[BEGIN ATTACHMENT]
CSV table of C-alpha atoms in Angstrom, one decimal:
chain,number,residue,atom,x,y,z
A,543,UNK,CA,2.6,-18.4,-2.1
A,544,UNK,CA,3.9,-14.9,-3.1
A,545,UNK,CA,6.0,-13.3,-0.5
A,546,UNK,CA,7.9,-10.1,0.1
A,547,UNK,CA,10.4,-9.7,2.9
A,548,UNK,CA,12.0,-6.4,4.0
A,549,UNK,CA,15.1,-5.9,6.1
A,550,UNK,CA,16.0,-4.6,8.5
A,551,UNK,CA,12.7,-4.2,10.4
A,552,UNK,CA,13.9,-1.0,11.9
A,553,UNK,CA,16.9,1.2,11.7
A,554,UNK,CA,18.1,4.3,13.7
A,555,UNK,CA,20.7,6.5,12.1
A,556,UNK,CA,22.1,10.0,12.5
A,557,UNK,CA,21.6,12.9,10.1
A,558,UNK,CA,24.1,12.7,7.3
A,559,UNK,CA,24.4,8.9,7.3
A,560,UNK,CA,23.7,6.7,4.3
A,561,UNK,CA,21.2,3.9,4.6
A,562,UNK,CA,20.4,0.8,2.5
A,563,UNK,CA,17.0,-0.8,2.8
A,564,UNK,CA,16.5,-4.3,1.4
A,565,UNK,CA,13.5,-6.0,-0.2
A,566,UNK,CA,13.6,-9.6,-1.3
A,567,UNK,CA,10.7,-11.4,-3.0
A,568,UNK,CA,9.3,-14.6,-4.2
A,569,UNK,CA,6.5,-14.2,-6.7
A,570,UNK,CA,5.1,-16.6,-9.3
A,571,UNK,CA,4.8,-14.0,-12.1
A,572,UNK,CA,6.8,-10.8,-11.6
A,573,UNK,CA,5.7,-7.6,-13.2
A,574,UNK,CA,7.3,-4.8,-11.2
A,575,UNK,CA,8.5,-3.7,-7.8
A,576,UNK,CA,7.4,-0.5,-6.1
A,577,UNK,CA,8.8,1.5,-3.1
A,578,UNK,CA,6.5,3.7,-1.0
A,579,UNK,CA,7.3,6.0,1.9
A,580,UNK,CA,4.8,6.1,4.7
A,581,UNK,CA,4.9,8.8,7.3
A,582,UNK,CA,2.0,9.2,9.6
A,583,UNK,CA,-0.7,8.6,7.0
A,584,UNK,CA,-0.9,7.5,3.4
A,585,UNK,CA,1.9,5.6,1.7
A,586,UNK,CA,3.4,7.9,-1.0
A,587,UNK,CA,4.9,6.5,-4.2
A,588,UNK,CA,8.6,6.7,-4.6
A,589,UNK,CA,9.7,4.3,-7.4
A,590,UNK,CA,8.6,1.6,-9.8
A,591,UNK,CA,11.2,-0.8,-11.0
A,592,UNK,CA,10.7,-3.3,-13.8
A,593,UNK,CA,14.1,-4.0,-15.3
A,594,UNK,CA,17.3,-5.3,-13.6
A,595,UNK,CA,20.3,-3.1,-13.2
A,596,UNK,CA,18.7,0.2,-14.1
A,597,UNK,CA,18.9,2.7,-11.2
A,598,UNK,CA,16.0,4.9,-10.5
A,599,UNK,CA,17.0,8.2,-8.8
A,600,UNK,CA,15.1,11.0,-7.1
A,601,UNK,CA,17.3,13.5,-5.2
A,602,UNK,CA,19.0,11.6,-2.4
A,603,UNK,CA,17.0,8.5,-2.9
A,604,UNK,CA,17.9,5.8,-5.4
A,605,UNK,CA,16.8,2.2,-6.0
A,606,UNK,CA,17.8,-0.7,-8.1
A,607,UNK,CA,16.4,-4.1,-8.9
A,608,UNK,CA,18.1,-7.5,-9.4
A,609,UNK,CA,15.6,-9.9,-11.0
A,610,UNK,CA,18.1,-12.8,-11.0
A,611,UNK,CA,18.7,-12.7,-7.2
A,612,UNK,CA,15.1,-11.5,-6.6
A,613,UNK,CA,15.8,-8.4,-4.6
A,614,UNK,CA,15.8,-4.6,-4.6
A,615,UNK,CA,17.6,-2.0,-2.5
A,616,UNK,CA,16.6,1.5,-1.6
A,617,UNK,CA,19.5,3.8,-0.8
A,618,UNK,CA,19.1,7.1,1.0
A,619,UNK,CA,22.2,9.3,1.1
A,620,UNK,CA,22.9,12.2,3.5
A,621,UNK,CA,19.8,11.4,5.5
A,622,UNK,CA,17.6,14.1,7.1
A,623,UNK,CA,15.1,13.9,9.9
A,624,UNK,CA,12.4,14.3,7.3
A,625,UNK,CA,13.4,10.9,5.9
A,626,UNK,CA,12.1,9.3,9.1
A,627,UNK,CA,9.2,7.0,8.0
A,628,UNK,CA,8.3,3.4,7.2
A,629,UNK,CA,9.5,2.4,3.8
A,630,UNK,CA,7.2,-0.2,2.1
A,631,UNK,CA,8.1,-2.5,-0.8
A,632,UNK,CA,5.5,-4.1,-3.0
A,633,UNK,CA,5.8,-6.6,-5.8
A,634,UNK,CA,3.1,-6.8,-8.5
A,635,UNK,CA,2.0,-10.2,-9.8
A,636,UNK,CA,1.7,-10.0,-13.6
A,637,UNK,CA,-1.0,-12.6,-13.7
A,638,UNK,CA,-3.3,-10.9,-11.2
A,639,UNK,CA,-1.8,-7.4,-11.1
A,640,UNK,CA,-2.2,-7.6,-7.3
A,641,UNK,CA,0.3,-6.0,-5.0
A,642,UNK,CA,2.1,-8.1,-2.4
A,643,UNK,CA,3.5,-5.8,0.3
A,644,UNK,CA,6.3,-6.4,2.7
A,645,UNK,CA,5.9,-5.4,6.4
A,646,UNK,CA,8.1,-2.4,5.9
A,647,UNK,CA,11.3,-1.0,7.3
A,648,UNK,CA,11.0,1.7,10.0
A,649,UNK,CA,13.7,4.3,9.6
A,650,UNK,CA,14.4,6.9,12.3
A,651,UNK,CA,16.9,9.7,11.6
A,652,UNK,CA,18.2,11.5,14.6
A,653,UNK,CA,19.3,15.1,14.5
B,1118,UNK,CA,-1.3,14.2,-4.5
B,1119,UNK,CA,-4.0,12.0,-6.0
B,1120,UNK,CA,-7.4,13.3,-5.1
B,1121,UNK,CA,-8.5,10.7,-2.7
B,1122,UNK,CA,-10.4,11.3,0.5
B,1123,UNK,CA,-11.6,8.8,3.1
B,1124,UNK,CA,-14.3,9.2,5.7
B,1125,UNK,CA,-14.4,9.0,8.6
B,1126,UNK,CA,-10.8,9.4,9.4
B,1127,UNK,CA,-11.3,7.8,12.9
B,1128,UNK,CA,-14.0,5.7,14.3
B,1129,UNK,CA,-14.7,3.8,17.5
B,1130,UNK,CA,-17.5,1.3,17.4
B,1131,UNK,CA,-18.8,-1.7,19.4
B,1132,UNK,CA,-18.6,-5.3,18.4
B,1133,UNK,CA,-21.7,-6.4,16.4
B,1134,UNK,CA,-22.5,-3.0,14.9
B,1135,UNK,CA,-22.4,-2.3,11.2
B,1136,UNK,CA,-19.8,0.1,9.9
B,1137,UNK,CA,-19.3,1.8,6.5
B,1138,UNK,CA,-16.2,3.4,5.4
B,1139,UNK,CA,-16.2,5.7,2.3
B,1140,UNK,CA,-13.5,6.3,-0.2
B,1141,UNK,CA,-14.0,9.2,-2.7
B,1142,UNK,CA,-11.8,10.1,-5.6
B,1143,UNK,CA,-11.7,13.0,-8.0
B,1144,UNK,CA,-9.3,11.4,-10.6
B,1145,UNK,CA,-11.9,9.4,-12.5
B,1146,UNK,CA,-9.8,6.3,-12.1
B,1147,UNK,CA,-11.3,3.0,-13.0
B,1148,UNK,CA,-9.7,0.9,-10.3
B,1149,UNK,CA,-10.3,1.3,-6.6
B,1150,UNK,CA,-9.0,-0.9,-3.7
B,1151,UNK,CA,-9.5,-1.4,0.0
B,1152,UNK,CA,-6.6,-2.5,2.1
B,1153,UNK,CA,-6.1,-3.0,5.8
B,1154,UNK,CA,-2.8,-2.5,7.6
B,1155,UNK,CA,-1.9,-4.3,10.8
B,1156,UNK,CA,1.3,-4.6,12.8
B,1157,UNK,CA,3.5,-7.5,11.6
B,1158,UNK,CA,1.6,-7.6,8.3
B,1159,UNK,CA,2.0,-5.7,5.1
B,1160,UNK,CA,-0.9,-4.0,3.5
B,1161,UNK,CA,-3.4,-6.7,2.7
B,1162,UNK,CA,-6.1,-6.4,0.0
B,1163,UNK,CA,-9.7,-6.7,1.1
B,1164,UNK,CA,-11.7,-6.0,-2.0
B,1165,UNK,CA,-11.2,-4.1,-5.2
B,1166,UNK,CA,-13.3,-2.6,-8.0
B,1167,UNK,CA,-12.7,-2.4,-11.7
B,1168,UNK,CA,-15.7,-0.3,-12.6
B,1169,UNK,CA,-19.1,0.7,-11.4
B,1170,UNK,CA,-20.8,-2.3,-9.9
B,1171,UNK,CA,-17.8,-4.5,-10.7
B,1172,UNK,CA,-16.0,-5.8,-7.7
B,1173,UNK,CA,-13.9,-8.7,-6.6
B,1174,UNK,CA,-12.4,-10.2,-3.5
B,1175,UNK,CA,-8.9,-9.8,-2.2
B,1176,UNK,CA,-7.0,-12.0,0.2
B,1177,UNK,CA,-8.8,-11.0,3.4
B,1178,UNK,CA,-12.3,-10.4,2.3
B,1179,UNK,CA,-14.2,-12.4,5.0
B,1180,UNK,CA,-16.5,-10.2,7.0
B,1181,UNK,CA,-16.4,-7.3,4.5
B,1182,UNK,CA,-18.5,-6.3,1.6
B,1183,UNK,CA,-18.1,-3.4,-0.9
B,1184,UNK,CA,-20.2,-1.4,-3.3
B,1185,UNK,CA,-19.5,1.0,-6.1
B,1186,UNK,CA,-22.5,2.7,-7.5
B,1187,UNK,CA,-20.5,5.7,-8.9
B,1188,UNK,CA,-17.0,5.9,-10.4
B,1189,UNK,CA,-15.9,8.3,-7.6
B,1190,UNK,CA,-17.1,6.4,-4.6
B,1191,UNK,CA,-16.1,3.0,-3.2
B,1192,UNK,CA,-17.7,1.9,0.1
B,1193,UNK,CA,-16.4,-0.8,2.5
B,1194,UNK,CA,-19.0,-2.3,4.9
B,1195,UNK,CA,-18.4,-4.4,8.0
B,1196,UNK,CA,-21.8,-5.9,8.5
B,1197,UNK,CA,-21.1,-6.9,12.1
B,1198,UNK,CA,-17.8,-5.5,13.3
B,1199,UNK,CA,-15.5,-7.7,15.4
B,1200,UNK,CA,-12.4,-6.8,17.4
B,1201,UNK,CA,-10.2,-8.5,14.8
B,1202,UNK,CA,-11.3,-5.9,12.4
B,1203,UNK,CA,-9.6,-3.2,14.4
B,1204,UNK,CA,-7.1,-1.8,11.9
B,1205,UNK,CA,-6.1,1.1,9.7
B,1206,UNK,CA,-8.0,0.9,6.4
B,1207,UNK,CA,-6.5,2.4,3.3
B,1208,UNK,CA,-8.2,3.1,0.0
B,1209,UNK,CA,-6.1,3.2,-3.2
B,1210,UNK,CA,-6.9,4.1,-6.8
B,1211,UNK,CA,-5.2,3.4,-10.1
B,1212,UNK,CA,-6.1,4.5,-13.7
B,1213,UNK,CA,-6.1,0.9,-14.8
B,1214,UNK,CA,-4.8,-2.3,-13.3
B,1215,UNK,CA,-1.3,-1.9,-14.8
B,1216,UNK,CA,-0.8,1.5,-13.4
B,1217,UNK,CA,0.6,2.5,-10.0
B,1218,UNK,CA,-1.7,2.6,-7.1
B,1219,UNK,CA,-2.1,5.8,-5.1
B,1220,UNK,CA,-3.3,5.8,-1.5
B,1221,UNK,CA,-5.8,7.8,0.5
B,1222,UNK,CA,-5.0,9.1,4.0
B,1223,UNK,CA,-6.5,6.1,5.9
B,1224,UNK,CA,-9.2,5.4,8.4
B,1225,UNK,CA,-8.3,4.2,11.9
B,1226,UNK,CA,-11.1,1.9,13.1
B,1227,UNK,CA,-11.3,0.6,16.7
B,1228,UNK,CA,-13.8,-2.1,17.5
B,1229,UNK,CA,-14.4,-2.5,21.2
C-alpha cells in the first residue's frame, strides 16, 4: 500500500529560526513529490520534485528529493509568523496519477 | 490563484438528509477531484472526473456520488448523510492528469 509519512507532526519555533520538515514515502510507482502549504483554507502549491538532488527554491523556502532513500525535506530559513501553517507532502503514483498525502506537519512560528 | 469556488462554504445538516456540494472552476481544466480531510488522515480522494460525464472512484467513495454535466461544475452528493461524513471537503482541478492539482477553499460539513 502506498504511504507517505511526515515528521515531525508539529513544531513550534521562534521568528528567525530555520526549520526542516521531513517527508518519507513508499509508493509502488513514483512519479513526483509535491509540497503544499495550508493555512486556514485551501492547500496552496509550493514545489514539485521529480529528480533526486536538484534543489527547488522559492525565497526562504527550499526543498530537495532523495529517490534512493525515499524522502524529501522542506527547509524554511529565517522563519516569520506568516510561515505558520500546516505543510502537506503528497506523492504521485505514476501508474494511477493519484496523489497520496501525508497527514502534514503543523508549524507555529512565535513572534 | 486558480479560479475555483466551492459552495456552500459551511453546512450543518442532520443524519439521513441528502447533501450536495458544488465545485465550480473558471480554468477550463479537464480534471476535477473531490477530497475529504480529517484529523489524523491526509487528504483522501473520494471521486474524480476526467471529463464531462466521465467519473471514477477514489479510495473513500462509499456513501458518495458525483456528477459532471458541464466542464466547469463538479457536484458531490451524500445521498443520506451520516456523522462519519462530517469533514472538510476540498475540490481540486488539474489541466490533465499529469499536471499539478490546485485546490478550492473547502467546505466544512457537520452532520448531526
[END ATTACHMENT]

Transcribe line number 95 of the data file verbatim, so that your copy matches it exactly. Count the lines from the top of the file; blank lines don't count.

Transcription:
A,635,UNK,CA,2.0,-10.2,-9.8